68

Consider this code:

#include <iostream>
#include <functional>

int xx = 7;

template<class T>
void f1(T arg)
{
    arg += xx;
}

template<class T>
void f2(T arg)
{
    arg = xx;
}

int main()
{
    int j;

    j=100;
    f1(std::ref(j));
    std::cout << j << std::endl;

    j=100;
    f2(std::ref(j));
    std::cout << j << std::endl;
}

When executed, this code outputs

107
100

I would have expected the second value to be 7 rather than 100.

What am I missing?

  • 17
    The reference wrapper is reseatable, so assigning changes what's referenced, not the referred object. – Kerrek SB May 8 '16 at 15:15
57

A small modification to f2 provides the clue:

template<class T>
void f2(T arg)
{
    arg.get() = xx;
}

This now does what you expect.

This has happened because std::ref returns a std::reference_wrapper<> object. The assignment operator of which rebinds the wrapper. (see http://en.cppreference.com/w/cpp/utility/functional/reference_wrapper/operator%3D)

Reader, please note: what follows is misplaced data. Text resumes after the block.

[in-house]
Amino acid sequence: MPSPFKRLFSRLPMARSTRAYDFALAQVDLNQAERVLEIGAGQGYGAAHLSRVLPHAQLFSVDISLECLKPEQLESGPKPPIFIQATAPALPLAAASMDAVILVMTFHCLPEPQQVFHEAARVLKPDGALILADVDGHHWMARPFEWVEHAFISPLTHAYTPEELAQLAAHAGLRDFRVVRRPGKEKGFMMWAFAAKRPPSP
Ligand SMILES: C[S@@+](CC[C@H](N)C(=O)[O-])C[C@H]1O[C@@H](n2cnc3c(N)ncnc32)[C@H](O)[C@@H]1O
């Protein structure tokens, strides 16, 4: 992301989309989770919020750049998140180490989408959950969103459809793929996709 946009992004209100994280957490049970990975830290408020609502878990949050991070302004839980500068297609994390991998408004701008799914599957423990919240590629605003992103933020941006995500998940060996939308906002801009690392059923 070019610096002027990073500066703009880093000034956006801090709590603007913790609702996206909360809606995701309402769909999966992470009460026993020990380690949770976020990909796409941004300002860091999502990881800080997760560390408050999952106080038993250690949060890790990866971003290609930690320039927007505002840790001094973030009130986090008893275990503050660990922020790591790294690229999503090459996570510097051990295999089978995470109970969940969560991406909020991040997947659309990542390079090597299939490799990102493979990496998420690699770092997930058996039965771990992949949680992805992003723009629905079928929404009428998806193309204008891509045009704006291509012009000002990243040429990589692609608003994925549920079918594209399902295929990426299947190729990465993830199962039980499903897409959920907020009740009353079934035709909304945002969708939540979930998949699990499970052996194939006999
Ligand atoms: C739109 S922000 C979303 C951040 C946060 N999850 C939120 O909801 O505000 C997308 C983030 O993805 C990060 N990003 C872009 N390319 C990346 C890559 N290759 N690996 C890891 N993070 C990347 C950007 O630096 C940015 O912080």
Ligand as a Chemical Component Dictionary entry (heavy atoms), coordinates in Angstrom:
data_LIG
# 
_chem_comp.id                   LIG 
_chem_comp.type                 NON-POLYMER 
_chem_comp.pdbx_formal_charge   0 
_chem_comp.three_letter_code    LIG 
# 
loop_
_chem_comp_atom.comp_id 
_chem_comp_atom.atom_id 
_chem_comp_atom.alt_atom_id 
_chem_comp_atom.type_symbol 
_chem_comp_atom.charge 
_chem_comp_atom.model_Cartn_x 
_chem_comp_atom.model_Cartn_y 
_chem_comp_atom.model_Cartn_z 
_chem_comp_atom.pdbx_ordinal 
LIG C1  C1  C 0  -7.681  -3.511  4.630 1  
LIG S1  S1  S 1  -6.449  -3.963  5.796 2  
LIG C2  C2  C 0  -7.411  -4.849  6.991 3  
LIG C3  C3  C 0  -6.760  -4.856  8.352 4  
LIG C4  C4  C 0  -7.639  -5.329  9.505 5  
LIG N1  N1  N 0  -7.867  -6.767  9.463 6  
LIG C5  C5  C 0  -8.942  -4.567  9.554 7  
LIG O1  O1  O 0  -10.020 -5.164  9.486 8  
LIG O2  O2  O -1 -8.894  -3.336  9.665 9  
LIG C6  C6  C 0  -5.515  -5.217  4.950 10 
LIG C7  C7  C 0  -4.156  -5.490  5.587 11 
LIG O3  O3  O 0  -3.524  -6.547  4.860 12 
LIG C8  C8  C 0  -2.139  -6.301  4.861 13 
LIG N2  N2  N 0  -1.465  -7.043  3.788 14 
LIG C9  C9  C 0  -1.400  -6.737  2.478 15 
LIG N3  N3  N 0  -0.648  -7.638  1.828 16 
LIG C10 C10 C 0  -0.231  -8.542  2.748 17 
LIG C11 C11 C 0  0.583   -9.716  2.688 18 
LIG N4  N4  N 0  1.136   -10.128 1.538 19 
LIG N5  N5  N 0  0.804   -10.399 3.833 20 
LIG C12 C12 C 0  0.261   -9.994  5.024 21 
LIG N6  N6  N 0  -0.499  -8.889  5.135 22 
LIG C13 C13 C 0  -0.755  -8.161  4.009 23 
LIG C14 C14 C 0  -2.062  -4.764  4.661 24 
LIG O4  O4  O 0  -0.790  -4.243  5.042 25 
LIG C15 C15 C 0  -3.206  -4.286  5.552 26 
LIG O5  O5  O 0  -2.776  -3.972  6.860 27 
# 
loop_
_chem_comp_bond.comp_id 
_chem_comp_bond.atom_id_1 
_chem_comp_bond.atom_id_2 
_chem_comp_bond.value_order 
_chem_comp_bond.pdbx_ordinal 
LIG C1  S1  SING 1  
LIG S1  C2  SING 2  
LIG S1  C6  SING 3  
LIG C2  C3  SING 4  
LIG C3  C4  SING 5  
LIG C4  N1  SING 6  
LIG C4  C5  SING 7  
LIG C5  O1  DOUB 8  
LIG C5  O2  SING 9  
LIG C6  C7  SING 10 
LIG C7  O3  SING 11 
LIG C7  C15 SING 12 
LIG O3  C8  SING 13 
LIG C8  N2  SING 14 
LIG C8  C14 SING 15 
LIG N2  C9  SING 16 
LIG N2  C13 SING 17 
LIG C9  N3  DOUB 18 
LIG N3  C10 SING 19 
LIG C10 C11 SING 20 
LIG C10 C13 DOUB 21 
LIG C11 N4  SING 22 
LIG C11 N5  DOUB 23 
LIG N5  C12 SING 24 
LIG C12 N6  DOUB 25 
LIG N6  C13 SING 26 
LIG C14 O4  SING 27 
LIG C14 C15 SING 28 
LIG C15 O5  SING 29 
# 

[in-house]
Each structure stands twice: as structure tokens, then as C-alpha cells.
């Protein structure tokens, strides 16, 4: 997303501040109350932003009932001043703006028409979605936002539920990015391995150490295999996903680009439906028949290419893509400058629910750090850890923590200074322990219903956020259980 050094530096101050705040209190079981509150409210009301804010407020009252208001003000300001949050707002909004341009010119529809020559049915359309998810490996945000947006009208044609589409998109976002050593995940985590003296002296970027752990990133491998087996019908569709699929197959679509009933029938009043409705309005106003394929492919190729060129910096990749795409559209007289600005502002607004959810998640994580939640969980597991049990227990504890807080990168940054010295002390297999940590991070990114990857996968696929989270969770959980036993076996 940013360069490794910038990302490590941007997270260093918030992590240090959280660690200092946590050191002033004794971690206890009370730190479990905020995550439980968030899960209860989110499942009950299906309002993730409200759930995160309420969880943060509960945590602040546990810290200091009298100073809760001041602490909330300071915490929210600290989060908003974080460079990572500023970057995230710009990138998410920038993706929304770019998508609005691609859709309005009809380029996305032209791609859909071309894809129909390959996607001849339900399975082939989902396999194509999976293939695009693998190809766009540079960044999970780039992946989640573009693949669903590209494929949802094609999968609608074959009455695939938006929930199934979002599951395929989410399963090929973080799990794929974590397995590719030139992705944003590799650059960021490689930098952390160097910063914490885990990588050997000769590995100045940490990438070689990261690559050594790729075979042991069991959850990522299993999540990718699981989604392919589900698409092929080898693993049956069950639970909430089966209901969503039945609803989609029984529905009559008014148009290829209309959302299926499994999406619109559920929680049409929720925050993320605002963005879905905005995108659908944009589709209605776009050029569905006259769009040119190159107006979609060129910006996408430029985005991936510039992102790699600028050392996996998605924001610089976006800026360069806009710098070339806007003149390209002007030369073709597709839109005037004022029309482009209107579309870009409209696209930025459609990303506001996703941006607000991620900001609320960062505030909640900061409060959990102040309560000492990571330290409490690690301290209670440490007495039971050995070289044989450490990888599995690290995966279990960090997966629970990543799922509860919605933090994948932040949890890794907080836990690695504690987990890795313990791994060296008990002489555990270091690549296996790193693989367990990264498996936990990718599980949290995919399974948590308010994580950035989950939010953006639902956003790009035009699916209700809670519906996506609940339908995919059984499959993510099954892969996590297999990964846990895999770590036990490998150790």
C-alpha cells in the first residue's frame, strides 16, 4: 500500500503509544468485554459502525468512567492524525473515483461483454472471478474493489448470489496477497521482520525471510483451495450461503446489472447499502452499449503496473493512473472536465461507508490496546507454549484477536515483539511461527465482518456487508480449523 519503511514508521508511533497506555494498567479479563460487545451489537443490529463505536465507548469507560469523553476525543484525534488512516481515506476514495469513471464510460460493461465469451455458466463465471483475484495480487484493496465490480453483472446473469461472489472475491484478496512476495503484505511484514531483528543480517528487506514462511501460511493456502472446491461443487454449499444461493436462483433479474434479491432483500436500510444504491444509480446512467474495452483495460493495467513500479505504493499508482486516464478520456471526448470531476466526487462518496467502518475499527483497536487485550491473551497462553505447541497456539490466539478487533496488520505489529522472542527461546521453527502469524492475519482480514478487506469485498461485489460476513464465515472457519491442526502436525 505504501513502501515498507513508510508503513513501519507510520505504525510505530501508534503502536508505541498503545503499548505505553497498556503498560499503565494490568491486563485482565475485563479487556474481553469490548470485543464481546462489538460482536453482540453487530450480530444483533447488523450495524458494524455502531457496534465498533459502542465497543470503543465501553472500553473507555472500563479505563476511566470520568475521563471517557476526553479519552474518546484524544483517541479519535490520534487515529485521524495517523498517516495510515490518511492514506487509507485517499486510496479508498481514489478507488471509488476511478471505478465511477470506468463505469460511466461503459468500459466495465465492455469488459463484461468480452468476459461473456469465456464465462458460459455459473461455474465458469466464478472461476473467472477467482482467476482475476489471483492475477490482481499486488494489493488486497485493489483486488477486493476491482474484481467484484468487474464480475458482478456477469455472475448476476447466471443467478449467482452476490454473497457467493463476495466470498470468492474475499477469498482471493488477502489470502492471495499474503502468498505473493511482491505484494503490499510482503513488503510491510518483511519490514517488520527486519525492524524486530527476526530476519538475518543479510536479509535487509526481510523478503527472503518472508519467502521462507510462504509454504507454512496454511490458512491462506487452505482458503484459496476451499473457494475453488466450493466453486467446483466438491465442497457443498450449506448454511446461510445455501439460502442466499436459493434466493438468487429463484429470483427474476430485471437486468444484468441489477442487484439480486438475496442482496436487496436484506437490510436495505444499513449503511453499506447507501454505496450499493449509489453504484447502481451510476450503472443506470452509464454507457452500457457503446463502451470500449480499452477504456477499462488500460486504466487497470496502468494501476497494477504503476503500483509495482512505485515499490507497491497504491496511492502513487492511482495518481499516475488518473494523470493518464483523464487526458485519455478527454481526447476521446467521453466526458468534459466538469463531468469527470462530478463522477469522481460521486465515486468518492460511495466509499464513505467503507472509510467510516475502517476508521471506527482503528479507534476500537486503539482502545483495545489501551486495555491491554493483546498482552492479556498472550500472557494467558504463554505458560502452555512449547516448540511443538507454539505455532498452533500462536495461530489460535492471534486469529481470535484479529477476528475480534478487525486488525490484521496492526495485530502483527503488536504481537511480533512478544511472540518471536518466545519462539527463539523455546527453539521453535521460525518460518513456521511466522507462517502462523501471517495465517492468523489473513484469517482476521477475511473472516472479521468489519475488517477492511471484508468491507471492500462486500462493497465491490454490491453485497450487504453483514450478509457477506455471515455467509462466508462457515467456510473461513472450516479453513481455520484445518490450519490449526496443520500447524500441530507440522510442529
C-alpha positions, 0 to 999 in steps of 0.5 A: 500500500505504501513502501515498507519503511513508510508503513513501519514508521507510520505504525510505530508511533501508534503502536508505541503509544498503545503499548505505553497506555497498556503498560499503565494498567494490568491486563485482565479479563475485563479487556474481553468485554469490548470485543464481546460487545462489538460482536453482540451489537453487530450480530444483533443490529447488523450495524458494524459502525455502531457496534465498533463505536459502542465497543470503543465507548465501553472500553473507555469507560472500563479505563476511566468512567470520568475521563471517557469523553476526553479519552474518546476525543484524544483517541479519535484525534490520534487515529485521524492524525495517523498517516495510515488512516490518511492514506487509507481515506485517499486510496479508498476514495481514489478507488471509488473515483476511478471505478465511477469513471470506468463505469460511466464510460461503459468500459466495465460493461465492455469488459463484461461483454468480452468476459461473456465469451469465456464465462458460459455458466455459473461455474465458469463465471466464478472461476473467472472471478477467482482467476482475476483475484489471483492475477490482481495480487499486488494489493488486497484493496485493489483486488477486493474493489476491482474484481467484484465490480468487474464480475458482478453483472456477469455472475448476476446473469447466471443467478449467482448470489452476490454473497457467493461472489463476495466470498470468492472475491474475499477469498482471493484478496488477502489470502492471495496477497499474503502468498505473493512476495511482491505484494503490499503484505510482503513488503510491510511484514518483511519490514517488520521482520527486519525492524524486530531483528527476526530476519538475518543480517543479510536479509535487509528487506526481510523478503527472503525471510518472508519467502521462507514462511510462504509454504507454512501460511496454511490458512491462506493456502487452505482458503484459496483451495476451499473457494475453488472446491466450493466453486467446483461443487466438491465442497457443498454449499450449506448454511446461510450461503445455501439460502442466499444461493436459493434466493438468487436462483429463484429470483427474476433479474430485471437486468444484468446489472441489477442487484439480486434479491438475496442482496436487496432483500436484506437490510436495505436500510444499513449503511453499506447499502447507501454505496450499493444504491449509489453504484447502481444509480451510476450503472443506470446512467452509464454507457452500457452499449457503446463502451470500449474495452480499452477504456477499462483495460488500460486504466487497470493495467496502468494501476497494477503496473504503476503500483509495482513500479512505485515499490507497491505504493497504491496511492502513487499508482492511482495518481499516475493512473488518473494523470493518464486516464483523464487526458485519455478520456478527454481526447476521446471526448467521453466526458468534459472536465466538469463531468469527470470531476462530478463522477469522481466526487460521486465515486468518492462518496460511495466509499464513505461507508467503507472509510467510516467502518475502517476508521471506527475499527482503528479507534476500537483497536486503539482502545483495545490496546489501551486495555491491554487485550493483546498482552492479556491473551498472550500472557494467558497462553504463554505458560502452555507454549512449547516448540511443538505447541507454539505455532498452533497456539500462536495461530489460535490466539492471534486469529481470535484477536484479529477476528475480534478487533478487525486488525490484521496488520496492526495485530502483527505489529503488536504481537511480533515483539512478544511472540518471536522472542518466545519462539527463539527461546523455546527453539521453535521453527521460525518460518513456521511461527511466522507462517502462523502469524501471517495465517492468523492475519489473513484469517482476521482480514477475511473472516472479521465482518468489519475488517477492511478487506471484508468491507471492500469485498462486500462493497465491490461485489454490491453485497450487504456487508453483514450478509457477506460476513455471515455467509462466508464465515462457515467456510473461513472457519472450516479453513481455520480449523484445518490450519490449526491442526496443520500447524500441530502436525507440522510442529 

It does not make an assignment to the wrapped reference.

In the f1 case, all is working as you expected because a std::reference_wrapper<T> provides a conversion operator to T&, which will bind to the implicit right hand side of ints implicit operator+.

  • 1
    Do you need a job ? – Ramy Sep 26 '16 at 1:20
12

reference_wrapper has operator = and a non explicit constructor, see documentation.

So, even if it is surprising, it is the normal behaviour:

f2 rebinds the local reference_wrapper to xx.

10

arg = xx;

Local arg now refers to (read as binds with) xx. (And no more refers to j)

arg += xx;

Implicit operator T& () is applied to match the argument of operator += and hence addition is performed on referred object i.e. j.

So the observed behaviour is correct.

Your Answer

By clicking “Post Your Answer”, you agree to our terms of service, privacy policy and cookie policy

Not the answer you're looking for? Browse other questions tagged or ask your own question.